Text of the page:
A passionate and enthusiastic educator, Ms. Bitticks became the first flutist to receive a Certificate of Achievement for excellence in Suzuki instruction from the Suzuki Association of the Americas. She is now one of a small handful of SAA registered Suzuki Flute Teacher Trainers in North America. In 2009 she travelled to Matsumoto, Japan to study with Suzuki Flute Method founder, Toshio Takahashi. Ms. Bitticks has completed additional Suzuki training with David Gerry, Jerilee Kechley, Kim Lorimier, Kenichi Ueda, and Kelly Williamson.
Ms. Bitticks believes quality music instruction can only break down barriers when it is available to every person, regardless of age or economic background. With this in mind, she worked with foster children through DePaul’s Pathways program and has also been a Tuition-free Conservatory instructor for the Merit School. She regularly volunteers at summer music camps in Haiti such as the ones for the Ecole de Musique Sainte Trinite and Ecole de Musique Dessaix Baptiste. Ms. Bitticks joined the board of BLUME Haiti, an organization that works to develop leadership skills, create opportunities, and promote economic development through music education.
Summer instructorships have included workshops and institutes such as the American Suzuki Institute, the Great Lakes Suzuki Institute, the Lake Sylvia Suzuki Flute Institute, the OSU Flute Workshop, and the University of Wisconsin Whitewater Flute Camp. Ms. Bitticks was a clinician for the Suzuki Association of Mexico, the Rockford Music Academy’s Winter Suzuki Flute Workshop, Dennison University's Flutes in the Frost, and has presented for the Chicago Flute Club and National Flute Association.
All Fleautiful Studio lessons incorporate the following principles of Suzuki philosophy: listening, tone production, and individually tailored instruction. However, there are several qualities unique to Suzuki lessons. Utilizing the "Mother Tongue Approach," students are immersed in the sound of the flute and the basic mechanics of playing. Parents attend lessons and become the "home teacher" which promotes a strong bond between parent and child. Students who begin this way can start playing as early as three years of age and develop a life-long love of music.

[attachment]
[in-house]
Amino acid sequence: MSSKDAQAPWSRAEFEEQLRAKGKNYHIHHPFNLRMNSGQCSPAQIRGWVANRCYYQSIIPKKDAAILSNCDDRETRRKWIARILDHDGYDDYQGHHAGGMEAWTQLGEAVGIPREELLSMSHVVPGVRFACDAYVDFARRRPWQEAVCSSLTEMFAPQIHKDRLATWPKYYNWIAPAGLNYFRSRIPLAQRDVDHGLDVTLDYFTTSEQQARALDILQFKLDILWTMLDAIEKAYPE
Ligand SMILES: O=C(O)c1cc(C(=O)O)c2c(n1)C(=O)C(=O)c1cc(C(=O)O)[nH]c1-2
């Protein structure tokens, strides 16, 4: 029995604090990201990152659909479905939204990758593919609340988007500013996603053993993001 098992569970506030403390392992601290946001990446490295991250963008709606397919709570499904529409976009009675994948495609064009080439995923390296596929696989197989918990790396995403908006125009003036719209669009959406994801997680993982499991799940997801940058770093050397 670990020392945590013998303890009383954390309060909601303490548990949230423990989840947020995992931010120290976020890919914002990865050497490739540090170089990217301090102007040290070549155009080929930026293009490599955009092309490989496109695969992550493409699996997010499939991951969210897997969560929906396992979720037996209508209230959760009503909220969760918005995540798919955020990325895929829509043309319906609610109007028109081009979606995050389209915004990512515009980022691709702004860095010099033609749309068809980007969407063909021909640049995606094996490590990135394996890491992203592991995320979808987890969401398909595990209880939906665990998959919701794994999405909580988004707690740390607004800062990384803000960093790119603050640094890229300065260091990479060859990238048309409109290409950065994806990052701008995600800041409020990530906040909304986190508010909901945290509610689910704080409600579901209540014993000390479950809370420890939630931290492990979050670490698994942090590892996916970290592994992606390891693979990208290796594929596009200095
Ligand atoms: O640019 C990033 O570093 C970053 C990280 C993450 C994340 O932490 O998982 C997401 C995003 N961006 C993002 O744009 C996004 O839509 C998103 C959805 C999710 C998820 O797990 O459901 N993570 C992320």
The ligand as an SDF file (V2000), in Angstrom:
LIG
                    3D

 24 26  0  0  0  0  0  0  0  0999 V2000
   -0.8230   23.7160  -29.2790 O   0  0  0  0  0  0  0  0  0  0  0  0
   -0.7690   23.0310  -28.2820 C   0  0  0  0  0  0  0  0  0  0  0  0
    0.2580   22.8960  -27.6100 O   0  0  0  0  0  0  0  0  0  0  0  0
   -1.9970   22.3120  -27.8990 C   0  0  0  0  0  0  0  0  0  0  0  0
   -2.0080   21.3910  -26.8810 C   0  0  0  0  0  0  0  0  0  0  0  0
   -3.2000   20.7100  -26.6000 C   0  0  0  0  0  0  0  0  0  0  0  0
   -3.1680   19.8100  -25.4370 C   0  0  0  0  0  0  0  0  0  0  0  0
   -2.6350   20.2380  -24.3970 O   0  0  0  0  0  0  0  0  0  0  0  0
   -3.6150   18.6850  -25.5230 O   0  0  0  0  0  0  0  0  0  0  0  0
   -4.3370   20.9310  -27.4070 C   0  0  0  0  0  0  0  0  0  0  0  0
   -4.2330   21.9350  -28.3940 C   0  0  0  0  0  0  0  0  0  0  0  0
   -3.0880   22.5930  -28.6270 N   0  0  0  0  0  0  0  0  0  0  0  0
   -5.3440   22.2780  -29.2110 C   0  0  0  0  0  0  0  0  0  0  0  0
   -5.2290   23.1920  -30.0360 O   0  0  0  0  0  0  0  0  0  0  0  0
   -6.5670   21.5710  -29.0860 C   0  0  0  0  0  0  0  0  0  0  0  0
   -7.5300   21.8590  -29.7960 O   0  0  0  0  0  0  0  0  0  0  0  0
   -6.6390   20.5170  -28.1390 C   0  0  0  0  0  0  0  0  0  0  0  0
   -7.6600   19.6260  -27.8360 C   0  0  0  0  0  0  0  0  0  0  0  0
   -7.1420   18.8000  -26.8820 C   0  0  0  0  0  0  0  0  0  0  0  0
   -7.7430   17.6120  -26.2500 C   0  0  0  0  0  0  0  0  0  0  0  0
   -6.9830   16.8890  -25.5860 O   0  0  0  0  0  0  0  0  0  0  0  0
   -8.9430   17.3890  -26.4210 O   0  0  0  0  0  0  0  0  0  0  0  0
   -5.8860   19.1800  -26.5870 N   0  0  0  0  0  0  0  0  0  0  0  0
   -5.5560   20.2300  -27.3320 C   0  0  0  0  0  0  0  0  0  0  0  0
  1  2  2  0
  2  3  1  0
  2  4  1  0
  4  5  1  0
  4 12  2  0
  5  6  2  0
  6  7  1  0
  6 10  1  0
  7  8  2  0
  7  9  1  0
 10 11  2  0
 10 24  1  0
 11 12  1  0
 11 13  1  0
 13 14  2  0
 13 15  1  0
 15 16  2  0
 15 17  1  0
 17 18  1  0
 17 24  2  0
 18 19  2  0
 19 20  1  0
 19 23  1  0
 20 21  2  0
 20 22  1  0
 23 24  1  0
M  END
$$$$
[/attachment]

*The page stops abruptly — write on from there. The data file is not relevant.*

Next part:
One of the things that first attracted me to the Suzuki philosophy is the joyful approach to music education. The Authentic produced this videographic portrait of one of my group classes that captures this feeling beautifully.
Musikgarten is a non-instrument specific and mulit-sensory musical education system for babies and toddlers. The movement-based curriculum teaches children how to listen by creating a way for them to explore music on an experiential level. Parents and children bond through music making, dancing, story telling, and imaginative group play.
In 2012 I made a life-changing decision to volunteer to teach flute at two music camps in Haiti. I fell in love with the students and the culture and am quite committed to continuing my work there.
Haiti is perhaps most known for the devastating earthquake in 2010 from which they still have not recovered. However, Haiti has a long and rich tradition of Western Classical as well as folk music performance and composition. There are many music students in Haiti who love to play music but are severely limited by the poor condition of their instruments and the inexperience of their teachers.
In 2013, my students at the Music Institute of Chicago raised money to buy and donate a total of 13 flutes to the students of the Ecole de Musique Dessaix-Baptiste. One of my graduating seniors joined me on my trip that year - the students loved her and she was a great help to me. My fundraising continues: I returned in 2014 with more donated instruments.
By working with teachers as well as students I can help ensure that students will not be limited by their instruments or the fundamentals of their playing. Click here to see a gallery of our work in Haiti.
Contact me for more information on how to donate an instrument.
Everyone deserves the ability to play beautifully.
In addition to my blog, fleautiful, I have published articles for the American Suzuki Journal and the Chicago Flute Club Pipeline. Here they are!
Baroque Style for the Suzuki Flutist - ASJ Sp2013
Grow Your Studio With Curved Headjoint Flutes - Pipeline Fall 2013
Is Music a Human Right? - Pipeline Winter 2014
Honoring the Past, Nurturing the Future - Pipeline Summer 2013